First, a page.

Obnoxious Gene Kelly, who plays the “young” American painter in “too real and too beautiful” Paris, is always something of a chore to endure, and his Oscar-winning choreography is spotty; but I like An American in Paris, Vincente Minnelli’s first Oscar-winning best picture. Its splendid romance and sprightly, artificial Paris glow. And the Gershwin music: ’S wonderful.
Despite Alan Jay Lerner’s winning the Oscar for best story and screenplay, many routinely disparage the film for its story, which some find minimal, others find too conventional, and still others find both minimal and too conventional. “’S Wonderful” is sung as a duet between Kelly’s Jerry Mulligan and Georges Guétary’s Henri Baurel—two men who do not know that the two different girls they’re singing about as loving them are in fact the same girl, Leslie Caron’s Lise Bouvier. I submit that any script that brings us to such a moment is brilliant. But, admittedly, Minnelli and Oscar Levant, whose Adam sits between them at a café and does know that his two pals are in love with the same girl, trump Lerner with comic genius as Adam/Levant nervously mixes up his cigarette-smoking and coffee-drinking.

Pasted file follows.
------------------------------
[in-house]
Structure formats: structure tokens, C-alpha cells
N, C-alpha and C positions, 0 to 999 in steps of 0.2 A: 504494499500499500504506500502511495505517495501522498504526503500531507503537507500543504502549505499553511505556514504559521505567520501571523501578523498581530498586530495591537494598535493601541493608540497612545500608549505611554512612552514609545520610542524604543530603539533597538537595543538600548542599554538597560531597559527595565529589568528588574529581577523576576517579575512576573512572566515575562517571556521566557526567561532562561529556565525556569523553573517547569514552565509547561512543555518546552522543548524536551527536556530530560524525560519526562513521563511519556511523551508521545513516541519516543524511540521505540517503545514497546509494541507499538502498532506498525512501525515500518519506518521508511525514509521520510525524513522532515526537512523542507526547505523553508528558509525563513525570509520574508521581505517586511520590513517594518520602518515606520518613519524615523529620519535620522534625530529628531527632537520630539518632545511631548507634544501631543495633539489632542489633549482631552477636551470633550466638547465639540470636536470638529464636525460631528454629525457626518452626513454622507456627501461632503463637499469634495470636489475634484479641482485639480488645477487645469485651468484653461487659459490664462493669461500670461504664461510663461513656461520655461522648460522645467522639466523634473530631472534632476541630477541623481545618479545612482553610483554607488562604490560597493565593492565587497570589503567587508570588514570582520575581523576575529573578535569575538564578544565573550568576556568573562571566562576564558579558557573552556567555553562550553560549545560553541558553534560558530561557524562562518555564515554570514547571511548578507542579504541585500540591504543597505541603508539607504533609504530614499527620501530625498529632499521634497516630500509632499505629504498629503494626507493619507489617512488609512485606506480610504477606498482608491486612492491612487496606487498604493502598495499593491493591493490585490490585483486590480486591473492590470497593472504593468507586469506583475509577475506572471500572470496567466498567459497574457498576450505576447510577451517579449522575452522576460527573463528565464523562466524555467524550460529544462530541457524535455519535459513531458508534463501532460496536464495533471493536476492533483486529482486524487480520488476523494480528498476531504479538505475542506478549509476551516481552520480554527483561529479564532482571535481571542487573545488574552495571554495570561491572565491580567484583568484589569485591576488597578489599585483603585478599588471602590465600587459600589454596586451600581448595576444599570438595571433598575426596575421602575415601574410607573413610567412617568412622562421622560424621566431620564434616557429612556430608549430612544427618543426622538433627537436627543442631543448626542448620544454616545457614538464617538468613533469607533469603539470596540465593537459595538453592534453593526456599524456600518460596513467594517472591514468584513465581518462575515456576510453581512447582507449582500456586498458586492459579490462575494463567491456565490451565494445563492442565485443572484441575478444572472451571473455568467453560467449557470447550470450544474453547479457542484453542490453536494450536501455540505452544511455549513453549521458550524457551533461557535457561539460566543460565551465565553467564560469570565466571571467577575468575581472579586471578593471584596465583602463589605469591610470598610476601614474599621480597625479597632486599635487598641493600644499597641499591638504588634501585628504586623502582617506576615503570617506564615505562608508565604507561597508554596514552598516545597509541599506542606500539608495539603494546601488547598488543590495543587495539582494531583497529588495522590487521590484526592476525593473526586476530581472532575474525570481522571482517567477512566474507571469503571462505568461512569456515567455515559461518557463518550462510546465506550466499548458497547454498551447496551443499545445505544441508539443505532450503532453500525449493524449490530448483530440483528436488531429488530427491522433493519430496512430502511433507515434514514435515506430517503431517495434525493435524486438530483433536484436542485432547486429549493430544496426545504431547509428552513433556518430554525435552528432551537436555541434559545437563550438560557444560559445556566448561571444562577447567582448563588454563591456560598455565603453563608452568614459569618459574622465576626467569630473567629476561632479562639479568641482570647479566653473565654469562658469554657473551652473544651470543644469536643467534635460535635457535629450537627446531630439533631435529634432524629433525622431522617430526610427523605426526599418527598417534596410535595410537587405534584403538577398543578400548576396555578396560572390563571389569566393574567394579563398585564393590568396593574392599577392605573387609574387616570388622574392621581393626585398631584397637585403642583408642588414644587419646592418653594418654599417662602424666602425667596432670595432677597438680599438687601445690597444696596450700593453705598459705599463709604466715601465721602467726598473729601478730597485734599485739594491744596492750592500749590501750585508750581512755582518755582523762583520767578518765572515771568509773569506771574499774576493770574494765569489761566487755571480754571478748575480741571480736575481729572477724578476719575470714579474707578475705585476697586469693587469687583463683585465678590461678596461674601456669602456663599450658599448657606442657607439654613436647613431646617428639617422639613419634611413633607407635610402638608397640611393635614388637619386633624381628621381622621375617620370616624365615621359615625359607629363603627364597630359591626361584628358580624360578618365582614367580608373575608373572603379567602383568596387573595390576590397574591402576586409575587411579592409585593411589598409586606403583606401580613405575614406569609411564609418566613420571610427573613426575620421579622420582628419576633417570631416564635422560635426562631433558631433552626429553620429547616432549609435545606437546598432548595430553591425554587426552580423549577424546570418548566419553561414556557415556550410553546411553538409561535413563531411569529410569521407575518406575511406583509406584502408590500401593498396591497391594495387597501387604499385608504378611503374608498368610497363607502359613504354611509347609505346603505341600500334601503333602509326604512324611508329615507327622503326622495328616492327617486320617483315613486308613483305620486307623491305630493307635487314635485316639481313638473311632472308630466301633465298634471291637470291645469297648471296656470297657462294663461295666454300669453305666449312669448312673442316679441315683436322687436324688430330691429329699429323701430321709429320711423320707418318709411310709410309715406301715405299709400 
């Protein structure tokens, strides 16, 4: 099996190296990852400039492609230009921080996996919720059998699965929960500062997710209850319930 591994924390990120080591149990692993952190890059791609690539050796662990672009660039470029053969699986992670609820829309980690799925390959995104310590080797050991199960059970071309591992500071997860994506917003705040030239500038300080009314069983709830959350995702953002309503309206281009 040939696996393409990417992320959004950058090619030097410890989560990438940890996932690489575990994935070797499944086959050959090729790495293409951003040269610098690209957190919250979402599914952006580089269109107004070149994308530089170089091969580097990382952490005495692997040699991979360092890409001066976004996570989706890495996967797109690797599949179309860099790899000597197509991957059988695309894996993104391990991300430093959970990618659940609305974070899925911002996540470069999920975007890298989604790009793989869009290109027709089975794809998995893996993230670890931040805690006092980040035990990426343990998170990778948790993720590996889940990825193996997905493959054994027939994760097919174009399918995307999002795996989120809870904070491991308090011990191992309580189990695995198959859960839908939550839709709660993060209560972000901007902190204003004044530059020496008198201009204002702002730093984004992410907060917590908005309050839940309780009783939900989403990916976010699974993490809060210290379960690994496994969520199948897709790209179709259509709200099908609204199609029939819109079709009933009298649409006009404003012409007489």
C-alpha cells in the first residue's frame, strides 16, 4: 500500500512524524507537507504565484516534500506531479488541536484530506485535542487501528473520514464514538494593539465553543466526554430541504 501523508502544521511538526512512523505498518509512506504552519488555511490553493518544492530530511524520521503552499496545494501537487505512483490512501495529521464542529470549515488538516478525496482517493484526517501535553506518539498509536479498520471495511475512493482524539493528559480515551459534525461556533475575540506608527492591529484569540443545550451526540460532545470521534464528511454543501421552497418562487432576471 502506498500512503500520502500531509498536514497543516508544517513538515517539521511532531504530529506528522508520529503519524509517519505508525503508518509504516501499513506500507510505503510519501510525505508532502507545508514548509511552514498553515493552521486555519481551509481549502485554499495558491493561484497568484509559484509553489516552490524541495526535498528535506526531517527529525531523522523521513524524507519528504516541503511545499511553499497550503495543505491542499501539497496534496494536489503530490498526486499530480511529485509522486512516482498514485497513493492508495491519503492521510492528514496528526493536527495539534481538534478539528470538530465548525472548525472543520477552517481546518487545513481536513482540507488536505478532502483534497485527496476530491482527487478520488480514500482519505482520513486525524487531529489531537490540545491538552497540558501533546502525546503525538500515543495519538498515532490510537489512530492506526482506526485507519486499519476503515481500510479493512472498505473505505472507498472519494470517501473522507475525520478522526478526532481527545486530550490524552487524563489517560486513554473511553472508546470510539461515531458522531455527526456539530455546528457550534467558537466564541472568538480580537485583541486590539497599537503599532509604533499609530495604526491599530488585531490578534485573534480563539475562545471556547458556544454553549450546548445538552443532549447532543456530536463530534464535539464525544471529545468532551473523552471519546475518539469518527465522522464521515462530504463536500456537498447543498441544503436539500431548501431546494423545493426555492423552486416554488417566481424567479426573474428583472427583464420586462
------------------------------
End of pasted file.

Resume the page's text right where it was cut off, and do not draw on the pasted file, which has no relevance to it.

I do not like everything about An American in Paris. The fact that their sex is kept off-screen doesn’t cleanse of tawdriness Jerry’s relationship with a rich patron, who is callously dropped from the film to make way for the sweeping Jerry-Lise romantic come-together.
Guétary’s singing of “(I’ll Build a) Stairway to Paradise” is one high point, and Kelly and Caron’s charming dance in the park and vivid dream-ballet are two other high points. Yet another borrows from Buster Keaton’s “The Play House” (1921), showcasing concert pianist Adam/Levant in multiple roles in his dream: performer, conductor, other orchestra members, audience.
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